The Bronx Filmmakers Group Celebrates Their 3rd Year Running


3 years ago, several budding filmmakers from The Bronx decided that it was time to form a group for Bronxites where they could talk shop as well as support each other however best they could.

They reached out to The Bronx Documentary Center and ever since them they have been meeting at the space for 3 years.

In celebration of their 3rd anniversary, The Bronx Filmmakers Group will be holding an anniversary party tomorrow evening (Tuesday, September 1st) at the BDC (at 614 Courtlandt Avenue at 151st Street in Melrose) in an informal gathering where you can meet the group and other Bronx residents and creative individuals.

Although originally not conceived as part of their anniversary event, on Thursday September 10th from 7pm to 9pm you definitely don’t want to miss their second part of the celebration as they will hold a 6  indie short film screening and panel discussion—films all made in or mostly in The Bronx, about The Bronx, and by Bronx filmmakers. This event will also be held at The Bronx Documentary Center.

We already know that our borough is full of creative talent from all disciplines and yet the filmmakers of our borough rarely got a y of the spotlight or a collective so that’s where Hannah Leshaw, founder of the group and an award-winning and Bronx-based filmmaker decided it was time to get this folks together.

After 3 years, founder Leshaw says that since their first year, the biggest difference today is that, “we’ve finally fine-tuned our structure. In the beginning we had an open membership and now we have membership requirements some of them being that you must be living in The Bronx, having completed at least one project and to commit to continue on working on projects.”

This has led to “…being able to show a rough cut of a film and have an intelligent conversation about the film making process where we can all talk about different aspects where everyone has a particular strength or interest.” added Leshaw.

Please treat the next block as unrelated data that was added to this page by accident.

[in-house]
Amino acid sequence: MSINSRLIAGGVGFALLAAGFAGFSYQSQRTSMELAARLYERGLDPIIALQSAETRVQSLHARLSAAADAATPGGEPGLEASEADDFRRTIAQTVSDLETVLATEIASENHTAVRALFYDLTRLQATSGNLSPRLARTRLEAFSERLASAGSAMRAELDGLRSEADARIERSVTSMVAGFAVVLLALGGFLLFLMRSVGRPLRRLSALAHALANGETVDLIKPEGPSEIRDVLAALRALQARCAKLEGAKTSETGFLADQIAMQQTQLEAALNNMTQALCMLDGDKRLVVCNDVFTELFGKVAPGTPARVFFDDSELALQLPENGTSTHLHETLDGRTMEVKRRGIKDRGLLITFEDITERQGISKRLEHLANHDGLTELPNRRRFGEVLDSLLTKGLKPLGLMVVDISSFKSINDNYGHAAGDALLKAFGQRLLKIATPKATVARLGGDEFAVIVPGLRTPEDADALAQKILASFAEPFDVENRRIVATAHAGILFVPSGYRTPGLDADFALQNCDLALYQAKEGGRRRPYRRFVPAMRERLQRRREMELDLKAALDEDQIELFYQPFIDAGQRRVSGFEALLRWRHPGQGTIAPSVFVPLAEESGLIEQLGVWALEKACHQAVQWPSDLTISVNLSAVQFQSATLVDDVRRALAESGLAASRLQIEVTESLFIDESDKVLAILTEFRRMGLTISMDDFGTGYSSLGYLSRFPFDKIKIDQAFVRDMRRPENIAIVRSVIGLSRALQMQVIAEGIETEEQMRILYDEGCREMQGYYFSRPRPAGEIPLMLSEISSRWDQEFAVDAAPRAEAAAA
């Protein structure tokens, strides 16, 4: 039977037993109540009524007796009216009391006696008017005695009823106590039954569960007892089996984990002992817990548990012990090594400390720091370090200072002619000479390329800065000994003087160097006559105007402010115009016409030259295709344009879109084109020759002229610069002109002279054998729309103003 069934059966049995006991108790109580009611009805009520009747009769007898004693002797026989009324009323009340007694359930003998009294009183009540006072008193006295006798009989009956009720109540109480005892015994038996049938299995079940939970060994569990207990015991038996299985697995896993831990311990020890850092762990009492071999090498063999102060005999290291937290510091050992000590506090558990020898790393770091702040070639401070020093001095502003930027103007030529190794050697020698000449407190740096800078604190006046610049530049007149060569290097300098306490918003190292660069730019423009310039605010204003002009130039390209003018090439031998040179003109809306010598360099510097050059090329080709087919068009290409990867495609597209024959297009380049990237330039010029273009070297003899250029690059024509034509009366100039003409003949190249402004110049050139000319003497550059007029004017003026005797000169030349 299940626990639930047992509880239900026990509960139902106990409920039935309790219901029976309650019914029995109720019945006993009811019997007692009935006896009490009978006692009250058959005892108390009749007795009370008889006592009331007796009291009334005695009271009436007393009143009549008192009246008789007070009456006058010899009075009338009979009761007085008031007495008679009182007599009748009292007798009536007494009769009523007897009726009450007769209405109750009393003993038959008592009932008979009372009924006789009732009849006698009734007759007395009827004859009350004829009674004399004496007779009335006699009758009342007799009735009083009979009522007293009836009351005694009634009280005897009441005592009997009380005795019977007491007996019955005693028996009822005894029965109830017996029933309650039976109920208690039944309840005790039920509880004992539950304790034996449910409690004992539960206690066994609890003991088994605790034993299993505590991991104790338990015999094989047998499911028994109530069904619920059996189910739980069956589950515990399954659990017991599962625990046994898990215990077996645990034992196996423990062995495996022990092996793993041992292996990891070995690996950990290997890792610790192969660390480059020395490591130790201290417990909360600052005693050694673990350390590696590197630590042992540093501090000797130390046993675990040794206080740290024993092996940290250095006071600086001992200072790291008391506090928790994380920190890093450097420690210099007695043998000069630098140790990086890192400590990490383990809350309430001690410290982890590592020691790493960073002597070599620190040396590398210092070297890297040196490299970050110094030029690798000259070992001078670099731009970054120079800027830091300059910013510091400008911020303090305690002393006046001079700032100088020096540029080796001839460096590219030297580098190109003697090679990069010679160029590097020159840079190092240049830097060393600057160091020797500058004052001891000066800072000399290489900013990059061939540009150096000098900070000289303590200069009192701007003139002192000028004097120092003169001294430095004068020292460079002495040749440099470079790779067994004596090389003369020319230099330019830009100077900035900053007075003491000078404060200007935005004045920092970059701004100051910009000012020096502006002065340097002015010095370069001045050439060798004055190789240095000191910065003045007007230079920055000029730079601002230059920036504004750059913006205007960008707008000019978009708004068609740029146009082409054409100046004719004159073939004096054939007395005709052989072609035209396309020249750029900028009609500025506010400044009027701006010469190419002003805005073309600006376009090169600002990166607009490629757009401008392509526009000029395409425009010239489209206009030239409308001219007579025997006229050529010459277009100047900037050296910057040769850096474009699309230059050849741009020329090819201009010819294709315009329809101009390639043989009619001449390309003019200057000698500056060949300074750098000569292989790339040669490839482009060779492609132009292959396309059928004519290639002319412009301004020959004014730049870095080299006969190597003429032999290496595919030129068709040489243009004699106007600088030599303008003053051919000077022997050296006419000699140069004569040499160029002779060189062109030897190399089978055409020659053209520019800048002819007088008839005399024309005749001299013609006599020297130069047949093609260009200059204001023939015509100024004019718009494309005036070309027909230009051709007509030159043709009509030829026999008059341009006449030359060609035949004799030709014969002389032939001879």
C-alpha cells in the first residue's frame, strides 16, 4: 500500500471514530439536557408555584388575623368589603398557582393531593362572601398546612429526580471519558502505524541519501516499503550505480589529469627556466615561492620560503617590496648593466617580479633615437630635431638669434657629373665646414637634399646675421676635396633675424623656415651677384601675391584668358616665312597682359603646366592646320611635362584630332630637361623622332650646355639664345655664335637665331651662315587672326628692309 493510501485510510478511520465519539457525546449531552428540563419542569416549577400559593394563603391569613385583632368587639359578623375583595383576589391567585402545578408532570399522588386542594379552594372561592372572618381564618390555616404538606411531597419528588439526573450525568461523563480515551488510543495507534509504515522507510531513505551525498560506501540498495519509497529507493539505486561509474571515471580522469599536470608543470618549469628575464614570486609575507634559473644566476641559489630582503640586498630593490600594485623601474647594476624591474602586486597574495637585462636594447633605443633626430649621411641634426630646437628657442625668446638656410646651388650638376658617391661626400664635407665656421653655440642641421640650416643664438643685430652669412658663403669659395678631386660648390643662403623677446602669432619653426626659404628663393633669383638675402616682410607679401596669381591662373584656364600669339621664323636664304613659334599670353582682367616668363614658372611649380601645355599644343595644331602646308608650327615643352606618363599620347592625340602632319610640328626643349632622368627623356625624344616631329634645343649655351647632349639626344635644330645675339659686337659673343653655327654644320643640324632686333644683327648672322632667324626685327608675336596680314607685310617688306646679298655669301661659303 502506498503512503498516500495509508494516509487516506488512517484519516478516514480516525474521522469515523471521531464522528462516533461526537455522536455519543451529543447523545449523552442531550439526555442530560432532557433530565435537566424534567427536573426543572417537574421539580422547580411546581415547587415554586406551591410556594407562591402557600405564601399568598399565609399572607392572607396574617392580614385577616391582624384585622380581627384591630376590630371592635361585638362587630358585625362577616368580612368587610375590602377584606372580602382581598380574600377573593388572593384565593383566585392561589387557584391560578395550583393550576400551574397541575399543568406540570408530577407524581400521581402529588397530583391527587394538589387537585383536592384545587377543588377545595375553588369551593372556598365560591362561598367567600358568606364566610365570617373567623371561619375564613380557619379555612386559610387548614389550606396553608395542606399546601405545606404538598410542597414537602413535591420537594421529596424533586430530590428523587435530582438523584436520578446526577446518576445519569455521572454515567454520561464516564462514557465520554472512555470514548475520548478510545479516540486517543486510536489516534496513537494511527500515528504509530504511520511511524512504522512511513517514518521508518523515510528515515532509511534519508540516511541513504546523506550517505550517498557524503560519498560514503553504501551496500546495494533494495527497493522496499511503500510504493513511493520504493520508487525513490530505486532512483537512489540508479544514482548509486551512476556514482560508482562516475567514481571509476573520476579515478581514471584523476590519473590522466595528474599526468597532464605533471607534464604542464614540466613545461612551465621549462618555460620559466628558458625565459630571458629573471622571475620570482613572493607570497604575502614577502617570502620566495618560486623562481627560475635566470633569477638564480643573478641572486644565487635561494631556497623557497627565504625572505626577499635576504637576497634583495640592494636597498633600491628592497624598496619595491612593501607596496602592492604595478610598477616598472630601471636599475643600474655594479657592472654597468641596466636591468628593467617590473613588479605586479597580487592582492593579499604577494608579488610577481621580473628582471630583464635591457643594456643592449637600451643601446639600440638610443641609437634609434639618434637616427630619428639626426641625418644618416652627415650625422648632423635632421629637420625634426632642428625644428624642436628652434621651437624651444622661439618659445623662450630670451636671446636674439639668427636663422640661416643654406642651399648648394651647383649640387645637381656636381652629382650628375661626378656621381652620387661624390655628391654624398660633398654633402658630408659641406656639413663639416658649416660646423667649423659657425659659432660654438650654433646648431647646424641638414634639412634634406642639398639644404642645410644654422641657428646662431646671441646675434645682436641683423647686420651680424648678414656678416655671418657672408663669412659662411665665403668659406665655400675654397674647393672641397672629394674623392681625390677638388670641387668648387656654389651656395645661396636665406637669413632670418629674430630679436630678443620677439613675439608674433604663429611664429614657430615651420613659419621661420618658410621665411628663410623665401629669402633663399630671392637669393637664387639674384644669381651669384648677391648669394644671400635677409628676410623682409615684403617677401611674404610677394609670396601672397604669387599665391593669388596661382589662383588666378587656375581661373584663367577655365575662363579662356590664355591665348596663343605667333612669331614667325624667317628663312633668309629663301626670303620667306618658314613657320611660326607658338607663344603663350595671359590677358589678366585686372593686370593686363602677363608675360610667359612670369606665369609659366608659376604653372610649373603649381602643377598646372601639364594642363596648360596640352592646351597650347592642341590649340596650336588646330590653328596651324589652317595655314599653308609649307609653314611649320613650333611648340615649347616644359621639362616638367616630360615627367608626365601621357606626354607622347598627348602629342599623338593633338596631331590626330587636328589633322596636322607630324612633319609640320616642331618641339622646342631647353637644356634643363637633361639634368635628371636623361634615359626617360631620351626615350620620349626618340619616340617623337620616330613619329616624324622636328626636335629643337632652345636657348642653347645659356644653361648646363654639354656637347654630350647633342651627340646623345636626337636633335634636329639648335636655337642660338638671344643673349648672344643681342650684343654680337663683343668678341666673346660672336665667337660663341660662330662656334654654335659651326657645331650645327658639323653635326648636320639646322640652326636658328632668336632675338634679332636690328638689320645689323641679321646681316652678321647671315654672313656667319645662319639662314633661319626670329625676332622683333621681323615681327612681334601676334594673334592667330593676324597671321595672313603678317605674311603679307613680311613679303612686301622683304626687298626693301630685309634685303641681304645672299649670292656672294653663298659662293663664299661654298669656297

Harri “Indio” Ramkishun, one of the first members and lead members who helps with the organization says that “We’re trying to use each other in a way that would benefit everyone, your expertise, your skills, constructive criticisms.”

“It’s interesting I will say, is how we all have this invested interest in how The Bronx is portrayed and I don’t know that that’s true for other collectives in the city and I don’t feel that they’re as consciously connected to this physical space but we’re very aware of that all the time.” Hannah Leshaw told us.

Harri added, “You know we have the constant generalizations of, we’re in the poorest congressional district in America, The Bronx is burning, decades later we still have that stigma and always felt that we’re the underdog.”

The duo also talks about how they wouldn’t be here if they didn’t have the incredible support of The Bronx Documentary Center and Mike Kamber who agreed to let the group meet at the BDC and that it was only a natural relationship considering the nature of The BDC.

The Bronx Filmmakers Group currently has about 12 strong, active members and during their meetings they give each other updates on their own projects since each member is a filmmaker in their own right. They’re able to offer a support group of sorts to these intrepid filmmakers.

The group also challenges each other with small exercises to try to keep the group moving and fresh and they are designed to help folks get out of that rut that can hit creative individuals.

Tomorrow night is an excellent time to come out and meet the members of The Bronx Filmmakers Group for their 3rd year anniversary event which will run from 7pm-9pm

As for the film screening on Thursday September 7th, this is also a MUST for all Bronxites to come out and celebrate our own filmmakers and watch these 6 great shorts as well as enjoy a panel discussion following it so make sure you save the date for that as well!

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Ed García Conde

Ed García Conde is a life-long Bronxite who spends his time documenting the people, places, and things that make the borough a special place in the hopes of dispelling the negative stereotypes associated with The Bronx. His writings are often cited by mainstream media and is often consulted for his expertise on the borough's rich history.